At NEST, the research and innovation platform of Empa and Eawag, a new unit is currently being planned: STEP2. In this project, various partners from research and industry are working together to drive innovation in the field of circular economy, in industrial and digital fabrication, in the building envelope and in energy systems.
A spiral staircase in the shape of a spine produced by 3D printing, a partial depth precast slab that requires around a third less material and an energy-efficient building envelope that ensures an optimum level of comfort: A new unit is being planned at NEST. STEP2 – as it is called – combines innovations in the areas of circular economy, industrial and digital fabrication as well as building envelope and energy systems. The focus lies on the marketability of new solutions and processes. Accordingly, all innovations are developed consistently and from the very beginning along the entire value chain in an open innovation approach.
"In the STEP2 unit, we work towards marketable solutions. In addition to academic research, various industrial partners are participating in the project. This interdisciplinary collaboration will ensure that market entry can be achieved as fast as possible", says Enrico Marchesi, Innovation Manager at NEST. Andreas Hafner, Principal Innovation Manager at BASF, the unit's main partner, adds: "We are convinced that this project will result in future-oriented innovations that will succeed in the market and promote the sustainable use of energy and resources."
The two-story unit will be built on the top platform of NEST. After completion, it will serve as an actively used innovation workshop, which allows the development of many other innovation projects, and as an office environment. The project team is currently finalizing the preliminary design study so that planning of the construction can begin in 2021. The completion of the STEP2 unit is planned for summer 2022.
Partial depth precast slab with high market potential
During the planning phase of the STEP2 unit, the project team relied strongly on experience from existing NEST units. These previous projects had shown that the prefabrication of formwork for concrete floor elements using 3D printing offers enormous potential. "3D printing technology combines the efficiency of industrial manufacturing with the freedom of digital design tools," explains lead architect Silvan Oesterle of the ROK architectural firm.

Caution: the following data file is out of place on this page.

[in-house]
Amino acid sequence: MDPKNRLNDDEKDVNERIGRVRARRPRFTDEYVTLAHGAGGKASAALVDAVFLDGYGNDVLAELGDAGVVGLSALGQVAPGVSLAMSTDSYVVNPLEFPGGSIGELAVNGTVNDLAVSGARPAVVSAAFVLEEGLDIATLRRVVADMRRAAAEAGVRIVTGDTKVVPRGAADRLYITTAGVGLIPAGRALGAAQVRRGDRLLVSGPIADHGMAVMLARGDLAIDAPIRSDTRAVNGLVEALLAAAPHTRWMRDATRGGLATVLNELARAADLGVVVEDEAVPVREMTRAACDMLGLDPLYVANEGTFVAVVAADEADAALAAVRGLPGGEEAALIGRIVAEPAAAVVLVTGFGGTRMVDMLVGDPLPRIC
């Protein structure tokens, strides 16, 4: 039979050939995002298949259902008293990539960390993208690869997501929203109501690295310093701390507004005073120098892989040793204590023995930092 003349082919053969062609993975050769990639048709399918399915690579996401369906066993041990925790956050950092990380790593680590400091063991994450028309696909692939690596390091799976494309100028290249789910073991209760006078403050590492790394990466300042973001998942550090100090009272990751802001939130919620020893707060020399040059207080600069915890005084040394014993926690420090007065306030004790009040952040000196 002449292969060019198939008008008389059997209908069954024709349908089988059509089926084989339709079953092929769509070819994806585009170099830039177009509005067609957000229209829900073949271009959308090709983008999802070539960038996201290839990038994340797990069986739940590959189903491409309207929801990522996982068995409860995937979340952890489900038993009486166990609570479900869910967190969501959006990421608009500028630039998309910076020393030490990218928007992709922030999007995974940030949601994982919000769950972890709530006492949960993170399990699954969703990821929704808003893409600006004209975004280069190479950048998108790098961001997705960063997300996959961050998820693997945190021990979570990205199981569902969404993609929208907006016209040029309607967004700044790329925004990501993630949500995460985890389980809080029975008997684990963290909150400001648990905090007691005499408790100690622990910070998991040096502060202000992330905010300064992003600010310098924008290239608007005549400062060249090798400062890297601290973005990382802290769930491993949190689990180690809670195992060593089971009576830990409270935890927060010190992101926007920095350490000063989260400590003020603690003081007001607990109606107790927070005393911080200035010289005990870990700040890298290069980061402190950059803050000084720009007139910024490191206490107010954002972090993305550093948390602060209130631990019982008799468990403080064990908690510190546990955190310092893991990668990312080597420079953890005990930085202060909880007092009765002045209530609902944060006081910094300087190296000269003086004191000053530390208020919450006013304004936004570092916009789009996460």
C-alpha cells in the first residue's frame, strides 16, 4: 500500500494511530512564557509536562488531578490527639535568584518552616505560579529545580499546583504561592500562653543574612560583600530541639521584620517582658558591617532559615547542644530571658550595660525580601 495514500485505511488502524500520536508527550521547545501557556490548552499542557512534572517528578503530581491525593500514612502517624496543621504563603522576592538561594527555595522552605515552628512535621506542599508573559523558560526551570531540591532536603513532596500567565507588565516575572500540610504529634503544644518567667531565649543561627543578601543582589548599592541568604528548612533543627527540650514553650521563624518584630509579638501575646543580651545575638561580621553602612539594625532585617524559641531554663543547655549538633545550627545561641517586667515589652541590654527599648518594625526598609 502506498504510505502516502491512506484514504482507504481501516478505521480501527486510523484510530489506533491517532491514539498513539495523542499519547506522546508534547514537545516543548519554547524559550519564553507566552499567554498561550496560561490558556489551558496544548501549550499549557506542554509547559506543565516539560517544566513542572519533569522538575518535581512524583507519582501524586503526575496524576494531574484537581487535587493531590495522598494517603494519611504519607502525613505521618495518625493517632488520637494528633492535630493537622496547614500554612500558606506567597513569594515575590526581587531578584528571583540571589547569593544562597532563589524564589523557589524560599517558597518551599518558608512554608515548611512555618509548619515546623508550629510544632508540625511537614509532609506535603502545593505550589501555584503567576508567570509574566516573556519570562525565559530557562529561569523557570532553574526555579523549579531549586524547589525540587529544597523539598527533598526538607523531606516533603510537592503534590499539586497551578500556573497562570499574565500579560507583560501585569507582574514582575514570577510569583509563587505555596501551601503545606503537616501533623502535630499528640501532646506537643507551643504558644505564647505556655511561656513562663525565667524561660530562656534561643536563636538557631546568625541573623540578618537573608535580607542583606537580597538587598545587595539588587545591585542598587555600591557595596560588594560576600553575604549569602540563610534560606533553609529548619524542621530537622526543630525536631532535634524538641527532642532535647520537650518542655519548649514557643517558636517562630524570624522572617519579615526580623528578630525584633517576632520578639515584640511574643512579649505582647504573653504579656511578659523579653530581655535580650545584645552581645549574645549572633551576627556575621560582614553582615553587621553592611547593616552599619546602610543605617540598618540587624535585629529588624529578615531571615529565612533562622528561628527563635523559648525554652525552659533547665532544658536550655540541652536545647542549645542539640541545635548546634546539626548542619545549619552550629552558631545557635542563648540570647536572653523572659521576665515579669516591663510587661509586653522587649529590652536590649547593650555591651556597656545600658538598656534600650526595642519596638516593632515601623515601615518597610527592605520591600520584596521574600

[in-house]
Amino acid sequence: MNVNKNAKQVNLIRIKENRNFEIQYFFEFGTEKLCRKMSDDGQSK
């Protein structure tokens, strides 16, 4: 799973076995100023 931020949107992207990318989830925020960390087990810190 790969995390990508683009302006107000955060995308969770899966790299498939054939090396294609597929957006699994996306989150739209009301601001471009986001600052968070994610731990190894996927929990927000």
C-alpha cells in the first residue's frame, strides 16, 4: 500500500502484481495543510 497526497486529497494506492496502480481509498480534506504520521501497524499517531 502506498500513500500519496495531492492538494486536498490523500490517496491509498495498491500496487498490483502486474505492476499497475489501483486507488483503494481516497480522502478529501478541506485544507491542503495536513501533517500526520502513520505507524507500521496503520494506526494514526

The team will resort to this technology for the realization of the floor slab in the STEP2 unit. They developed a business case for a marketable partial depth precast slab in fair-faced concrete quality. It can cover spans of up to 20 meters. For Oesterle, the advantages are obvious: "On the one hand, the floor slab acts as a thermal storage mass during operation. On the other hand, this concept requires one third less material than normal filigree slab. We save resources, reduce weight and at the same time increase cost and energy efficiency." For the market, this represents an innovative prefabrication process allowing the efficient production of floor slabs for solid houses. Stahlton Bauteile AG is convinced of this concept and thus decided to participate as an industry partner. The company will also apply this prefabrication process in its own factory.
A spinal column as a challenging application
Another innovation object is the spiral staircase to the unit's upper floor. Tailor-made concrete staircases pose great challenges to conventional formwork methods. In the STEP2 unit, the team therefore relies on digital planning methods and 3D-printed formwork for the realization of a staircase made of ultra-high-performance concrete (UHPC). Its unique shape is reminiscent of a human spine. For its realization, the "Digital Building Technologies" Institute of ETH Zurich as planning partner as well as the two industrial partners BASF Forward AM and SW Umwelttechnik are combining their knowhow. With this challenging example for a practical application, they are putting their processes, technologies and products to the test, which will enable their further development.
The façade as a developmental playground
Building envelopes contribute significantly to energy optimization and user comfort. However, this potential is often not sufficiently exploited today. The STEP2 unit is therefore focusing on driving the development of innovations in the field of building envelopes. With the help of Aepli Metallbau AG's expertise in this field, the team has designed the façade in a way that allows the replacement of individual elements with minimal effort. This offers NEST partners the opportunity to easily implement and validate new technologies and materials. WaltGalmarini AG has developed a comprehensive energy and building physics concept for the operation of the unit and will further optimize it in the coming years. One central element for the implementation of this concept is the interaction between the floor slab and façade innovations.
Video about Nest – Step 2
Digital Building Technologies - ETH Zurich AEPLI Metallbau AG
BASF Forward AM
Stahlton Bauteile AG
NEST is the modular research and innovation building of two Swiss research institutes, Empa and Eawag. It completed in 2016 and is located on the Empa campus in Dübendorf. More than 150 partners from research, industry and the public sector work closely together in NEST. At NEST, they validate new technologies and construction concepts under real-world conditions, further develop and demonstrate them in everyday practice. As a result, innovative construction and energy technologies can enter the market much faster.